Mars Science Laboratory Mission Delayed Two Years

by Nancy Atkinson on December 4, 2008

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Mars Science Lab rover. Credit: NASA

Mars Science Lab rover. Credit: NASA


NASA’s Mars Science Laboratory has been delayed for two years and will now launch in the fall of 2011. The decision to delay is based on various technical problems the MSL team has encountered and having enough time to work through the problems, as well as provide adequate time for testing all the systems on the car-sized rover. The main problems are the actuators, the gear boxes for all the moving parts. Mars program manager Doug McCuistion said the team is actually only a few months behind schedule, but in going to Mars, that doesn’t matter since a launch window to the Red Planet only comes once every 26 months. “We know these actuator motors must work on Mars and we’ve got anomalies on some of them we don’t understand,” said McCuistion. “It’s the right thing to delay the mission to take the appropriate time to understand the technical issues and test everything thoroughly.”

“Failure is not an option for this mission,” said Ed Weiler, NASA’s associate administrator for science.

The MSL mission will send a next-generation rover with unprecedented research tools to study the early environmental history of Mar, with the fundamental purpose to explore if the conditions for microbial life on Mars ever existed, or if they exist now.

The slip to 2011 will cost $400 million, making the total cost the mission about 2.2-2.3 billion in life cycle costs.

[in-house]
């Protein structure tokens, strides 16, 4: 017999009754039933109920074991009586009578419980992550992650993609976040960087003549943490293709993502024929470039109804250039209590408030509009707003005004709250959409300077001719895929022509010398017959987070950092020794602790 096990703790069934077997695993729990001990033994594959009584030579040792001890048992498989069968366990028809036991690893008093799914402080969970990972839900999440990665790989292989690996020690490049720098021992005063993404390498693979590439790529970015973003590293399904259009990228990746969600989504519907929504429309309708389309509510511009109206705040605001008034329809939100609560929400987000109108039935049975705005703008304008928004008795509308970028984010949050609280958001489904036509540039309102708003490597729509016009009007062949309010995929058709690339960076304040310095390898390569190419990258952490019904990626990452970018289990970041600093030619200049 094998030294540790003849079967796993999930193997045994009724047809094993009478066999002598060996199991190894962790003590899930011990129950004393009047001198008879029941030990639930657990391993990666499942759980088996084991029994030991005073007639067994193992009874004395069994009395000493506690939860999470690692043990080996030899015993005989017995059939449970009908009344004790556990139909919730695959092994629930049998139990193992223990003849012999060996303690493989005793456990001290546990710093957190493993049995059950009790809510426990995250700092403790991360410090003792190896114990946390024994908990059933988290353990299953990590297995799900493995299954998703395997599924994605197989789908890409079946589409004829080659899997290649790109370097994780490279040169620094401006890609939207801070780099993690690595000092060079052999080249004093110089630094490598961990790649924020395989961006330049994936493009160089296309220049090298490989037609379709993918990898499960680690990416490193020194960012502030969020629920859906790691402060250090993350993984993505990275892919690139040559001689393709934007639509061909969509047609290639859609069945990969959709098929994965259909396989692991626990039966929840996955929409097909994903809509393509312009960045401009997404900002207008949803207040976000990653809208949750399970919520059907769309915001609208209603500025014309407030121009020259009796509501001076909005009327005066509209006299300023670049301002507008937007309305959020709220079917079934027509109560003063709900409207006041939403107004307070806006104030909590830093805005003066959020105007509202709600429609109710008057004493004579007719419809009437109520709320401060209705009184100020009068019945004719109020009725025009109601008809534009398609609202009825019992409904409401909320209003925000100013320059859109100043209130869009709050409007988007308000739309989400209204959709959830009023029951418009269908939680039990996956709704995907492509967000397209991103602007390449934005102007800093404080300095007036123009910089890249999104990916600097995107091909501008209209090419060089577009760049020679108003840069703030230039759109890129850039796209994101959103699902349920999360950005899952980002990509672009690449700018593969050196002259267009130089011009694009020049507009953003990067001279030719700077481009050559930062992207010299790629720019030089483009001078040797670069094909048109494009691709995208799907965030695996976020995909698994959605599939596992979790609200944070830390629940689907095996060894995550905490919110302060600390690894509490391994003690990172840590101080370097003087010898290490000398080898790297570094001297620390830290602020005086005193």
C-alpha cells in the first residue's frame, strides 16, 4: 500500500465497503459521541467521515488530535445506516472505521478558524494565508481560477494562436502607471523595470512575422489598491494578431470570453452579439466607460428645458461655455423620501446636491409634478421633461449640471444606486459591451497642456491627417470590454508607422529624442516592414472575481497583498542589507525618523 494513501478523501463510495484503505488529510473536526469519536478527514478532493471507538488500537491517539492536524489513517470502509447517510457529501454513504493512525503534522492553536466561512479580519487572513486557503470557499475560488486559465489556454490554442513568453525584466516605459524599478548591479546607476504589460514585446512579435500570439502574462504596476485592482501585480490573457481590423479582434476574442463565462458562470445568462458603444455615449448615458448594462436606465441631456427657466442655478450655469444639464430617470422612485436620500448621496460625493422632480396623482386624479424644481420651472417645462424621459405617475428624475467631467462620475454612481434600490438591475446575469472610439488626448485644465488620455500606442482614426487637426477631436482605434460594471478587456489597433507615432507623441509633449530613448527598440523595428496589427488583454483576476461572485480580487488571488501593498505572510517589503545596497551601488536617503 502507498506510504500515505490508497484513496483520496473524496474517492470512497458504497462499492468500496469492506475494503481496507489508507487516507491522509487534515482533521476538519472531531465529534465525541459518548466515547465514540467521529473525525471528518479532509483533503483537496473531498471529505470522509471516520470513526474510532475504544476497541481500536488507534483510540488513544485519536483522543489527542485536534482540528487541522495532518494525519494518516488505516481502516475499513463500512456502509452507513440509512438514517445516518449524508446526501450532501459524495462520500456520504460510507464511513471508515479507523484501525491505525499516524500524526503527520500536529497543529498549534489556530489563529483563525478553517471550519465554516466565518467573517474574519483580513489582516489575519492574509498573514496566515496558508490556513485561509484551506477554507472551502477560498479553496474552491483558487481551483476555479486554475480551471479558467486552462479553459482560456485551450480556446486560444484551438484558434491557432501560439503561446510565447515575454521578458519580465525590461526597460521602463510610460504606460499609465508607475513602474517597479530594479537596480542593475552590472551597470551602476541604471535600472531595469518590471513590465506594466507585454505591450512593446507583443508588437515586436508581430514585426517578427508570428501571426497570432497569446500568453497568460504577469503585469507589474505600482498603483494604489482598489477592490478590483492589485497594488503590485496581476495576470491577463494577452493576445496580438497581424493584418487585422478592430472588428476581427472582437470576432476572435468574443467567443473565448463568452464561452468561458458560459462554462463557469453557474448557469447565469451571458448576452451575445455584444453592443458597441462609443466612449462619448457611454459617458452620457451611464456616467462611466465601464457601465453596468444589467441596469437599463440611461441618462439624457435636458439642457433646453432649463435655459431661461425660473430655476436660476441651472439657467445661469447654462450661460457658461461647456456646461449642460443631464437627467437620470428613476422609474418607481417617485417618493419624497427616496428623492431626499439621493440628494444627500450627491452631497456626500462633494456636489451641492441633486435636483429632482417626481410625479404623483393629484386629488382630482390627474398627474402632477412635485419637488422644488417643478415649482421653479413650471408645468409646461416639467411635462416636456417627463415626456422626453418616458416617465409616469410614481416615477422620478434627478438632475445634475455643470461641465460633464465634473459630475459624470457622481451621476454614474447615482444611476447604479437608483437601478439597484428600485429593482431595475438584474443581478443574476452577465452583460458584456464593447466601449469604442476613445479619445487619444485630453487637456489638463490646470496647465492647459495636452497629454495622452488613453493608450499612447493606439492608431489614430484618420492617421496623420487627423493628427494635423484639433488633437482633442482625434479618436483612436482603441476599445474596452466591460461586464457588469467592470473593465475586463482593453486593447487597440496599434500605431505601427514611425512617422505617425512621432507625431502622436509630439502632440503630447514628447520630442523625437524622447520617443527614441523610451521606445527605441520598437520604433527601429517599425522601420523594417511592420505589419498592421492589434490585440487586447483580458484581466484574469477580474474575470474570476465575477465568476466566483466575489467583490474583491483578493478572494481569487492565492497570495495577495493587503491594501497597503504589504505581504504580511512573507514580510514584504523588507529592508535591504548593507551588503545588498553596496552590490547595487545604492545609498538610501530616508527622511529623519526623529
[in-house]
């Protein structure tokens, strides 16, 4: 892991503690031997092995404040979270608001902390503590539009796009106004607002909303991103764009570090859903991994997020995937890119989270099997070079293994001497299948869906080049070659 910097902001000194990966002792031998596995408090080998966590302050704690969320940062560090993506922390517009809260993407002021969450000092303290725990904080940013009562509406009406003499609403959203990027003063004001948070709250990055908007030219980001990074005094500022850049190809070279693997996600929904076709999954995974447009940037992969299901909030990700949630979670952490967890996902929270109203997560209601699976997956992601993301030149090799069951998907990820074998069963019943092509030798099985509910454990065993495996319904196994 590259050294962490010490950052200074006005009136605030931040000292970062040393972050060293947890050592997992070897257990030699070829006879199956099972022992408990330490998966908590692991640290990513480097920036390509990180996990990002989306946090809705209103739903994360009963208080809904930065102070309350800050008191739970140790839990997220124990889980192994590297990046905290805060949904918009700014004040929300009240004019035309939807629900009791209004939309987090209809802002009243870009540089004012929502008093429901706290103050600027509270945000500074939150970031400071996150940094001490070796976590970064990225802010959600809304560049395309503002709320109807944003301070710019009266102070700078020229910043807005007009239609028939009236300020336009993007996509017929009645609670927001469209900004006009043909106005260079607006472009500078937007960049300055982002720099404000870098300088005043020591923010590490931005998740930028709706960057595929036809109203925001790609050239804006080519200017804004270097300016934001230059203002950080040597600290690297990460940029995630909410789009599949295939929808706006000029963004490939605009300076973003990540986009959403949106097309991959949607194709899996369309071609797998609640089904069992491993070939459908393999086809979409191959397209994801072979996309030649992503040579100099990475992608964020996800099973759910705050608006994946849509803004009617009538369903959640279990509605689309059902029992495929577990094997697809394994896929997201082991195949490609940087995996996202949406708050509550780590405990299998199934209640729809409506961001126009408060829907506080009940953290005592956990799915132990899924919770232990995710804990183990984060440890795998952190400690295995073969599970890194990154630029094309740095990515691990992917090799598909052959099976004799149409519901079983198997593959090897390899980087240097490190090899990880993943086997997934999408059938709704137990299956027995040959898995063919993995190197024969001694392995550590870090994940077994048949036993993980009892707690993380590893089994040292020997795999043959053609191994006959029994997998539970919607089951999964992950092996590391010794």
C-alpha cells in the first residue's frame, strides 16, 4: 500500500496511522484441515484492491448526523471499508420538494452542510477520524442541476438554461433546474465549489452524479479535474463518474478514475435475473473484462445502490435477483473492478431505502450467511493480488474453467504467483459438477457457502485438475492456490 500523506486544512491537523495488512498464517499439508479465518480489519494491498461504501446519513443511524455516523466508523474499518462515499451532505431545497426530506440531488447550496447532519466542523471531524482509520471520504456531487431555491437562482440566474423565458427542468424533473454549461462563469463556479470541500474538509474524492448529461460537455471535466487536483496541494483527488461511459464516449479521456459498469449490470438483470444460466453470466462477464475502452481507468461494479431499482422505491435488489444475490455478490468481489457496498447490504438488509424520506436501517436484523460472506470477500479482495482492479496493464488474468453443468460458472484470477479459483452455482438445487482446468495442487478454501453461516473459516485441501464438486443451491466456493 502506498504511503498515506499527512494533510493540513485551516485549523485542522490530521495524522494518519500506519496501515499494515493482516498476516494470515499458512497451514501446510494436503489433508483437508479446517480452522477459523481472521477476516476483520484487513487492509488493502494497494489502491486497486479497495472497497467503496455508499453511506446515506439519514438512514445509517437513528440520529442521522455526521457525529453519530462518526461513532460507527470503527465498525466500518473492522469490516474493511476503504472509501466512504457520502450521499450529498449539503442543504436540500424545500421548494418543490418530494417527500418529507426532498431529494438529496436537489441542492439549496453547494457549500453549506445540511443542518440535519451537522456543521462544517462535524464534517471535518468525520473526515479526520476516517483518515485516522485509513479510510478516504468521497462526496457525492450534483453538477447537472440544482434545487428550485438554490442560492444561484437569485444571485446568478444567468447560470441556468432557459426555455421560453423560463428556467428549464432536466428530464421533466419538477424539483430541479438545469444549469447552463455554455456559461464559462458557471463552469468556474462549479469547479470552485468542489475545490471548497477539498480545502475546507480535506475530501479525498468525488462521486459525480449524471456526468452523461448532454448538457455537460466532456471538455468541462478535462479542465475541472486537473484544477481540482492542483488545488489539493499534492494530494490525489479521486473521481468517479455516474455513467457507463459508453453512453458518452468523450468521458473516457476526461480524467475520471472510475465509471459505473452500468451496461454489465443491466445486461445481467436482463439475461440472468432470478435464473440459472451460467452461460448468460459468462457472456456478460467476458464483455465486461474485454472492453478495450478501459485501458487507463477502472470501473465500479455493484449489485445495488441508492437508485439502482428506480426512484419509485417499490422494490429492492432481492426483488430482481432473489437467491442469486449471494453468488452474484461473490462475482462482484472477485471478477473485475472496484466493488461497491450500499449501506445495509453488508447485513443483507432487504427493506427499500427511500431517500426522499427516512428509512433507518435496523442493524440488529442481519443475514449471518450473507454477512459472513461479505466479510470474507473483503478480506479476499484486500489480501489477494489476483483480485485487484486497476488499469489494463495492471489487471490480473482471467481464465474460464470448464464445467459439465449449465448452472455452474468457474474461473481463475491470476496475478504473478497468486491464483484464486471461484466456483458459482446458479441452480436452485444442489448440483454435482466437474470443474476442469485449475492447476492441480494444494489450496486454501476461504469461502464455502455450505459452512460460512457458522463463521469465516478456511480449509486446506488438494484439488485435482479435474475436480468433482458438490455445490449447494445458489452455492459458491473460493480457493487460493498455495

Weiler said there will some “pain” in planetary science and other Mars missions, but there will be paybacks, and no cancelations of any missions or programs are expected. There could be subsequent delays in other missions, however.

“There’s nobody who would like to launch in 2009 more than this team,” said JPL Director Charles Elachi. “These are the same people who put the face of NASA on the front page of newspapers the past few years with our other Mars missions. Unfortunately despite full support by NASA headquarters and the contractors, we just came a little short on time. The plan is to understand these technical issues, look for solution and do a very comprehensive test program. You can’t rely on luck to be successful on Mars.”

The vast majority of the hardware for the rover has been completed, but not everything is working well, particularly the actuators. NASA officials at today’s press conference all said they can’t send MSL to Mars without knowing everything they can about the issues with the actuators.

“The actuators are basically motors in a gear box,” said McCuistion. “All our landers have robotic actuators, and they enable the rover to do what they do: to drive and stop, they run the elbow and wrist join for the robotic arm and drills in sample handling devices. That’s why they are absolutely crucial to these missions. If the actuators can’t move, we essentially have junk on the surface of Mars.”

There are 31 different actuators on MSL, and 60 flight actuators and 45 engineering actuators are being built. Some of the problems have come from the manufacturing side with workmanship, and the most recent issue is drag torque issues within the devices. “The criticality and the number of these actuators is key,” said Elachi. “These actuators are much more massive than for MER mission since the MSL rover is about 8 times bigger, and they are very sophisticated.”

When asked if NASA had considered canceling the MSL mission, Griffin said absolutely not. “Before canceling I’d have to believe the project is going badly in a technical sense, but it’s not. When you’re doing things that have never been done before, you’re likely to encounter unforeseen difficulties. But just having difficulties is no cause to cancel. We had problems with Hubble, and we had problems with COBE, but I don’t think today anyone regrets having Nobel prize winning science from these missions. Unless you’re interested in building cookie cutter copies of previous spacecraft, and nobody is interested in doing that, you’ll encounter problems with hardware that’s never been built before.”